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The Grid Application Toolkit: Towards Generic and Easy Application Programming Interfaces for the Grid

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The Grid Application Toolkit: Towards Generic and Easy Application Programming Interfaces for the Grid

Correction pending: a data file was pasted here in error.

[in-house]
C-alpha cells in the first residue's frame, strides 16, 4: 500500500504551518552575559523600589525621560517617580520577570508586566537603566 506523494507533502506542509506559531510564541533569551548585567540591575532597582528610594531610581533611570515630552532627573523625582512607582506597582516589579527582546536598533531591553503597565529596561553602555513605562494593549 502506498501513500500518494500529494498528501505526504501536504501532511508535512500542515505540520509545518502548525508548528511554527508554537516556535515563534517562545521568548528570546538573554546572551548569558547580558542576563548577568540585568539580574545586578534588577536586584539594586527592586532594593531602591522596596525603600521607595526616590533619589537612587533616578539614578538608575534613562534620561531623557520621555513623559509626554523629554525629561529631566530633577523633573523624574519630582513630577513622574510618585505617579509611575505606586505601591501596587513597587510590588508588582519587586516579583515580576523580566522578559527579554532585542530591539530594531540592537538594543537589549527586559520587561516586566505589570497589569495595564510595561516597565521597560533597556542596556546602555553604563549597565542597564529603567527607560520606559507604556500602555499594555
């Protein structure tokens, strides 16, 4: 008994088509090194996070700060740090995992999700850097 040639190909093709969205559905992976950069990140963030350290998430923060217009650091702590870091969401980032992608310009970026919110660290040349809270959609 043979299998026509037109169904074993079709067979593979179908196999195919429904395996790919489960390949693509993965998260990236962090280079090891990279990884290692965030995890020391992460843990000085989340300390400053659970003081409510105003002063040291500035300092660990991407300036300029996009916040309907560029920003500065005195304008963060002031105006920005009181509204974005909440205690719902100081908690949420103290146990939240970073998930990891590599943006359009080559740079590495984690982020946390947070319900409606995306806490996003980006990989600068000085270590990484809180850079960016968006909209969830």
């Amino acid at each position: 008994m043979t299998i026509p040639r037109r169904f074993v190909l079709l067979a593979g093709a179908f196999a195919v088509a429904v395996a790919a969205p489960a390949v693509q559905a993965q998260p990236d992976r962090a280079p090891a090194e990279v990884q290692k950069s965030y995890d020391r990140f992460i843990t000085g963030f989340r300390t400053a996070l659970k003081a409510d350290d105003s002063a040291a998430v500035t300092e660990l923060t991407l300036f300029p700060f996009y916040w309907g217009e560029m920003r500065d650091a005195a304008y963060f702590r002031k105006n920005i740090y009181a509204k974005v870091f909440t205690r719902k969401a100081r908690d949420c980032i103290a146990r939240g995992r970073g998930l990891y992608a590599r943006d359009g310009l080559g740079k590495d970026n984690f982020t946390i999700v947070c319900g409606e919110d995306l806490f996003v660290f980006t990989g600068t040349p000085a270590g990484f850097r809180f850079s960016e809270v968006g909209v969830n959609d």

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  PROCEEDINGS OF THE IEEE 1 The Grid Application Toolkit: Towards Generic and Easy ApplicationProgramming Interfaces for the Grid Gabrielle Allen ∗† , Kelly Davis ∗ , Tom Goodale ∗† , Andrei Hutanu ‡ , Hartmut Kaiser ∗ , Thilo Kielmann § ,Andr´e Merzky § , Rob van Nieuwpoort § , Alexander Reinefeld ‡ , Florian Schintke ‡ , Thorsten Sch¨utt ‡ , Ed Seidel ∗† ,Brygg Ullmer ‡ , ∗ Albert Einstein Institute, Golm, Germany  † Louisiana State University, Baton Rouge, USA ‡ Zuse Institute, Berlin, Germany  § Vrije Universiteit, Amsterdam, The Netherlands http://www.gridlab.org/   Abstract —Core grid technologies are rapidly maturing, butthere remains a shortage of real grid applications. One importantreason is the lack of a simple and high-level application program-ming toolkit, bridging the gap between existing grid middlewareand application-level needs. The Grid Application Toolkit (GAT),as currently developed by the EC-funded project GridLab [1],provides this missing functionality. As seen from the application,the GAT provides a unified simple programming interface tothe grid infrastructure, tailored to the needs of grid applicationprogrammers and users. A uniform programming interface willbe needed for application developers to create a new generationof ‘grid-aware’ applications. The GAT implementation handlesboth the complexity and the variety of existing grid middlewareservices via so-called adaptors. Complementing existing grid mid-dleware, GridLab also provides high-level services to implementthe GAT functionality.We present the GridLab software architecture, consisting of the GAT, environment-specific adaptors, and GridLab services.We elaborate the concepts underlying the GAT and outline thecorresponding API. We present the functionality of GridLab’shigh-level services and demonstrate how a dynamic grid appli-cation can easily benefit from the GAT. All GridLab software isopen source and can be downloaded from the project web site.  Index Terms —Grid programming, grid computing, genericservices, grid applications I. I NTRODUCTION T HE advocates of grid computing promise a world wherelarge, shared, scientific research instruments, experimen-tal data, numerical simulations, analysis tools, research anddevelopment platforms, as well as people, are closely coordi-nated and integrated in ‘virtual organizations’. Still, relativelyfew grid-enabled applications exist that exploit the full po-tential of grid environments. This must be largely attributedto the difficulties faced by program developers in trying tomaster the complex interplay of the various components likeresource reservation, security, accounting, and communication.Moreover, grid middleware like Globus [2], Condor-G [3],and Unicore [4] are still undergoing many changes, with newsoftware releases appearing frequently.Dealing with complex and changing programming interfacesis one problem. Another is making applications grid aware.Unlike single, homogeneous parallel machines or clusters, gridenvironments are heterogeneous and dynamically changing.To run efficiently, grid applications need to be scheduled andthen executed in such a manner that the performance of theresources which are actually used are properly taken intoaccount. Submitting existing application codes, unmodified,to remote grid resources may lead to less than rewardingresults. For example, an application that detects a diminishingcommunication bandwidth during runtime could trigger a load-redistribution tool or search for better-suited resources. Tradi-tionally, application programmers would have to implementthemselves such mechanisms into their code. This is notonly tedious, but usually restricts the code to  one  specificgrid middleware package. This runs contrary to the verynature of grids, which imply a heterogeneous environmentin which applications must run. In order to be effective, agrid application must be able to run in any environment inwhich it finds itself. Ideally grid applications would discoverrequired grid services at run time, and use them as needed,independent of the particular interfaces used by the applicationprogrammer.Even with the right grid resources and middleware in place,a further step is needed for applications. Research must beconcentrated on the development of high-level, application-oriented toolkits that free programmers from the burden of adjusting their software to different and changing grid re-sources, and middleware packages with their release history.Our  Grid Application Toolkit (GAT)  provides the missing link between the application level and the various grid middlewarepackages. The core idea of GAT is similar to that of the wellestablished MPI [5] message passing standard, but at a muchhigher (grid) level. GAT has the following properties: •  ease of use •  support for different application programming languages •  support for different grid middleware, even concurrently •  mechanisms for the same application (source) code torun on a variety of systems ranging from laptops to HPCresources •  orientation towards dynamic and adaptive grid-awareapplicationsIf grids are to become successful outside academia, it is  2 PROCEEDINGS OF THE IEEE important to lower the coding effort for grid application pro-grammers. Currently, the coding effort for a simple programthat only copies a file from A to B ranges from approximately 130  lines of code in the case of OGSA [6] to about  100  lineswhen using native Globus-GASS [2] interfaces, both shownin the Appendix. This large amount of code is needed for themany parameters that can be tuned for the specific setting inuse. In many cases, however, the best parameter settings can bedetermined automatically so that the application does not needto bother. With the GAT library, the above file transfer examplecan be performed with just two calls and some lines of errorchecking and handling. The resulting code in Fig. 1 is ratherself-explanatory. It maintains at least the same functionalityas the OGSA and Globus approaches shown in the Appendix.More than that, the code can be used in many environmentswithout change.Of course, the grid middleware-dependent code (Globus,OGSA, Unicore, etc.) still exists in our solution, but it is hid-den from the application programmer inside the GAT library.Adjustable parameters are automatically optimized, based onavailable information on the current environment. Overall,GAT provides an easy and high-level application programminginterface for programming grid-aware applications.In Section II we discuss typical, dynamic grid applicationscenarios and their required, grid-related functionality. OurGrid Application Toolkit (GAT) has been designed to providesuch functionality. Its architecture is outlined in Section III,its application programmer interface (API) in Section IV.We discuss APIs of existing grid middleware in Section V.Section VI concludes. Fig. 1. Code Example:  GAT API example using the  C++  language bindings #include  <string> #include  <iostream> #include  <GAT++.hpp>GAT::ResultRemoteFile::GetFile (GAT::Context context,std::string source_url,std::string target_url){try{GAT:: File f i l e  (context, source_url); f i l e . Copy  (target_url);}catch (GAT::Exception const &e){std::cerr <<  ”Some error : ”  << e.what()<< std::endl;return e.Result();}return GAT_SUCCESS;} II. D YNAMIC  G RID  A PPLICATION  S CENARIOS Design and implementation of the GAT have been driven bya number of important application use cases from the intendeduser community. Common to all these use cases are simple-looking scenarios which have rather complex implementationsin terms of interactions between the user application and thegrid services and resources. Such scenarios are: •  The user starts and application. •  The application notifies the user about status changes. •  The user controls the application. •  The application spawns a subtask. •  The user migrates a running application. •  The user requests visualization of result data.In most of these scenarios the application itself becomesan active entity similar to web portals, interacting with gridservices and resources. In the following, we will describethe first scenario in detail (  A ), providing insight into thecomplexity of the required operations. Two other scenarios (  B,C  ) will be described only briefly to further outline the scopeof the GAT. (  D, E, F  ) describe important recuring elements of various scenarios in more detail, to emphasize the complexityof the underlying service activities.  A. Starting a user application Usually, the application is initially submitted to some gridcompute resource by specifying a job description and trig-gering its computation. This potentially involves grid servicesresponsible for resource discovery, resource management,authentication, authorization, process management, and datamanagement. Data output files created by the applicationmay get names in a global name space, in addition to thelocally valid physical file names. The individual steps taken areillustrated in Fig. 2, which is based on the GridLab softwaresuite. Fig. 2. Starting a user application. 1) A user contacts and logs into a web portal, as his interfaceto the grid environment.2) The user requests an application startup via the portal,and specifies the name and location of executable, param-eters, environment, resource requirements and input datafiles to a resource manager (e.g., the GridLab ResourceManagement System (GRMS)).3) The resource manager uses some resource discoverymechanism or service (e.g. iGrid in GridLab) to discoversuitable resources for execution of the application.4) The resource manager selects the ‘best’ resource, withthe help of an adaptation grid component (e.g., Delphoiin GridLab).  ALLEN ET AL.: THE GRID APPLICATION TOOLKIT 3 5) The resource manager uses the replica service to transferthe executable and input data files to the target resource.6) The resource manager prepares the application environ-ment and starts the executable with the specified set of parameters.7) The application, now running, starts producing data, andcreates physical data files on the host system.8) The application creates entries in the global file namespace of the replica system for its data files.  B. Migrating a running application In this scenario, a running application should be migratedfrom one resource to another, and continue its computationwithout any loss of information. The migration of applicationsrequires the re-creation of the application status and data onthe remote side. Given the heterogeneity of grid environments,hardware architectures, operating systems, and middlewareframeworks, the most feasible way of migration in a gridis application-level checkpointing [7]. Here, the applicationitself contains some extra code to write the complete set of status information to files, and to restart from these files uponresumption of execution.At a certain point in time, some entity (e.g., a user via theportal) decides to trigger the migration process. In turn, anapplication checkpoint is requested. The application writes itscheckpoint files and terminates. Information about the createdcheckpoint files needs to be known afterwards for resuming thecomputation. Besides the writing of checkpoint files, migratingan application is similar to starting a new user application,while the resource manager has to find  another   computingresource. C. Visualization of result data Grid applications can produce large amounts of result datafiles on the resources on which they are running. Visualizingthese results can be performed as follows, using GridLab’svisualization service: A running application registers its outputdirectory with the replica catalog service, providing a mappingfrom logical file names to physical output files. Once thesimulation finishes, the web portal (monitoring the applicationstatus) invokes the visualization service. The visualizationservice queries the replica catalog, and retrieves the physicallocation of the output directory from the user’s logical homedirectory. It then generates images and an HTML page fordata visualization. The result (e.g., Fig. 3) is published via theportal’s job output page.  D. Selecting the ’best’ resource An important, recurring issue in grid application scenariosis the selection of the most suitable resource to execute asubmitted job. The resource manager (in GridLab, GRMS)bases its decisions on given metrics that may become rathercomplex, depending on multiple parameters. The GRMS needsto collect the values for these parameters from various sources.The GRMS may consult additional services to gather the Fig. 3. The GridLab visualization service presents result data via a portalweb page. parameter values and to perform the actual decision. Amongthese external services may be •  a grid information system (e.g., GridLab’s iGrid) for alist of available resources, •  a grid monitoring system (e.g., GridLab’s Mercury) forresource status information like system load, disk space,performance, queue wait time, etc, •  a decision making service (e.g., GridLab’s Delphoi) toselect the ‘best’ resource according to some metric. Theservice may base its decision on the delivered resourceparameters, on additionally gathered data, on historicdata, on knowledge base data, or on artificial intelligencealgorithms. •  a grid authorization service (e.g., GridLab’s GAS) todetermine whether users are authorized to use the selectedresource.Using external services, the resource management systemstays independent of application- and environment-specificconfigurations and metrics.  E. Security Another important, recurring issue is security, includingboth authentication and authorization. Currently, the GridSecurity Infrastructure (GSI) [8] is the most commonly usedmechanism for ensuring authentication. All communicationchannels are usually GSI-secured (e.g., by using gSOAP [9],[10]), and GSI credentials with flexible lifetime and validityallow services to act on the users behalf.Unfortunately, authorization is not handled by a generalgrid framework thus far. Usually, resources or services autho-rize users following their own, locally implemented policies,mostly relying on a grid-mapfile, listing all GSI credential  4 PROCEEDINGS OF THE IEEE subjects which are allowed to use the resource or service inquestion.In the long run, Grid Authorization Services (such asGridLab’s GAS) are supposed to handle the management of security policies. The GAS is then contacted during eachservice or resource invocation, and authorizes or denies theoperation depending on the installed policies and the user’ssecurity credential. Within a grid API like the GAT, theprovision of user credentials to services has to be taken intoaccount, too. F. Resource virtualization One of the most powerful paradigms of Grids is  virtual-ization , abstracting resources like computational entities anddata files from the physical entities. The virtualization of resources in grids hides the actual physical resource behinda well defined interface. A resource management system mayvirtualize physical compute resources, and a file managementsystem may abstract physical file resources. Virtualizationof physical file locations is accomplished through replicamanagement systems, which are widely used in grids [11]. Areplica system provides a global name space for files, and theability to map entries in that name space to a physical location,possibly one of many. This frees the application and serviceprogrammer from the need to track remote physical locationsof files across a grid. Grid APIs like the GAT should thussupport virtualized interfaces to grid resources.III. T HE  GAT A RCHITECTURE The diversity of deployed technology is simultaneously oneof the major strengths and challenges of the grid. The rangeof available grid services is wide and constantly growing.Although the Global Grid Forum (GGF) aims at a globalstandardization for these services, these efforts will take time;will not cover all grid aspects; will not necessarily simplify theuse of grid middleware (at the application level); and will notcover all grid middleware systems such as research projects,proprietary systems etc.Also, grid environments are dynamically changing environ-ments – that is, resources and services may dynamically joinor leave the grid. Various versions of services may co-exist in asingle grid, and various services providing similar capabilitiesmay be available.The GAT is designed to handle this diversity of gridmiddleware. In its current design, the GAT is split in two parts:the GAT engine and the GAT adaptors. The API exposed tothe application is, as far as possible, independent of the gridmiddleware service used. All GAT applications link againstthe GAT engine, which provides proxy calls for all GAT APIcalls. The GAT API is designed to be simple and stable, and toprovide the application with calls for essential Grid operations.The GAT adaptors are lightweight, modular software el-ements which  provide access  to these specific capabilities.Adaptors are used to bind the GAT engine to the actual middle-ware service providing the capabilities. The interfaces betweenthe GAT engine and the GAT adaptors mirror the GAT API.When called via the GAT API, the GAT engine dynamicallyselects from the currently available adaptors implementing thespecific capabilities, and forwards the API request.The GAT software architecture is layered, allowing a loosecoupling of various software components. In particular, everyapplication written using the GAT consists of four softwarelayers (see Fig. 4): •  The application layer  This layer contains all of the application-specific codethat uses functions from the GAT API. •  The GAT layer  This layer is represented by the GAT engine. It providesthe GAT API for the application layer, and translatesall API calls into calls to the adaptor bound to thecorresponding API function. The adaptors glue the GATAPI calls to the actual functionality provided by the gridmiddleware service. •  The service layer  This layer represents the capabilities provided by the gridenvironment upon which the application actually runs,such as implemented by the GridLab project, or providedby middleware like Globus. •  The core layer  This layer represents the resources available in the grid,such as operating system services or infrastructural com-ponents, compute resources, and data sources.Both the application layer and the GAT layer execute inthe  user space  of the application. The GAT adaptors form theinterface from the user space to the  capability space , consistingof the service layer and the core layer. The service andcore layers expose the capabilities provided by the availableresources.  A. GAT Engine The GAT engine is a runtime library exposing the GATAPI to the application. It represents a unified interface to thegrid, and abstracts the application from the ever-changing gridinfrastructure. The GAT engine consists of three logical parts. •  The objects providing the GAT API functions: This part provides the glue that maps the API functioncalls executed by an application to the correspondingadaptor-provided functionality. It consists of a very thinabstraction layer for each of the GAT API functionswhich selects the right adaptor, and dispatches the func-tion call to this adaptor. •  The adaptor management subsystem: This part is responsible for loading available adaptors,managing their lifetime, and maintaining a capabilityregistry that allows the GAT API subsystem to select theright adaptor. Each loaded adaptor registers its capabil-ities (groups of related functionality) with the GAT en-gine. The capability registry stores mappings between theadaptors and their provided capabilities. Every capabilityhas a set of meta data attached (so-called “preferences”),allowing further control within the adaptor selection. •  The utility objects and functions: This part primarily consists of a set of utility functionsfor data handling (e.g., for lists and tables), as well as  ALLEN ET AL.: THE GRID APPLICATION TOOLKIT 5 GAS Third Party ServicesGridLab Services and Libraries Application GridLab Services iGridMercuryGRMSDelphoiReplicaManagerDatamentMove− Application Layer GAT Layer   U  s er  S  p a c e C  a p a b i  l  i   t   y S  p a c e Service Layer Core Layer  GAT AdaptorsGAT APIGAT Engine Fig. 4. The GAT framework software architecture. error handling and reporting. These are not necessary inall implementation languages.The GAT engine exposes two different sets of APIs: theAPI exposed to the application, and the API exposed forconnection to the adaptors. This approach supports decouplingthe application from the underlying grid middleware, andconnecting it with any middleware service supporting theappropriate functionality. The GAT engine is supposed to bean extremely thin layer, providing an efficient way to switchbetween different implementations of the capabilities providedby the GAT API. All capability logic and all grid serviceinteractions are implemented in the GAT adaptors, which isdescribed in the following section.  B. Adaptors As described above, GAT adaptors are lightweight modularsoftware elements which provide access to specific capabili-ties. The capabilities are defined by the GAT API definition.The engine chooses adaptors on demand in order to satisfy thecapabilities required by the application.The interface between the GAT engine and adaptors is calledthe  Capability Provider Interface  (CPI). This interface mirrorsthe GAT API itself. Upon calls to the GAT API, the GAT en-gine dynamically selects from the currently available adaptorswhich provide access to the corresponding capabilities, andforwards the API request to the chosen adaptor.An adaptor is compiled against the GAT engine and linkedas a shared library (on platforms which support this). Onloading, the adaptor’s initialization function is called, in whichthe adaptor registers the capabilities it provides access to withGAT engine. This includes specification of the implementedinterface (the GAT object); the functions that implementeach method in this interface; and a set of properties forthat adaptor, such as supported security models or resourceidentifier schemes such as URLs. These properties are usedby the GAT engine to choose between adaptors providing thesame capabilities.The actual implementation of the individual methods de-pends on the kind of infrastructure to which the adaptor mustprovide access. For example, the methods in the  GATFile reference adaptor are implemented using SOAP calls to twoGridLab data management web services:  File Movement   andthe  File Browsing . The File Movement service provides syn-chronous and asynchronous third-party file transfer using theGASS libraries of the Globus Toolkit. The File Browsingservice provides general file information as needed by the GATFile  class. Example information includes file modifica-tion time, file size, and readable/writable flags.As an adaptor usually binds to  one  capability provider (likea grid service or library) at a time, the implementation of adaptors is rather simple and straightforward. In fact, thisimplementation does not significantly differ from the code anapplication programmer would have used if coding directlyagainst the grid environment. However, given that adaptorsmay often be reused across multiple applications, there isadditional motivation for programmers to carefully implementfail safety, clean error messaging, good parameter defaults,data caching, performance tuning, etc. Hence, an adaptor mayabstract rather complex grid interactions, for the benefit of theend user.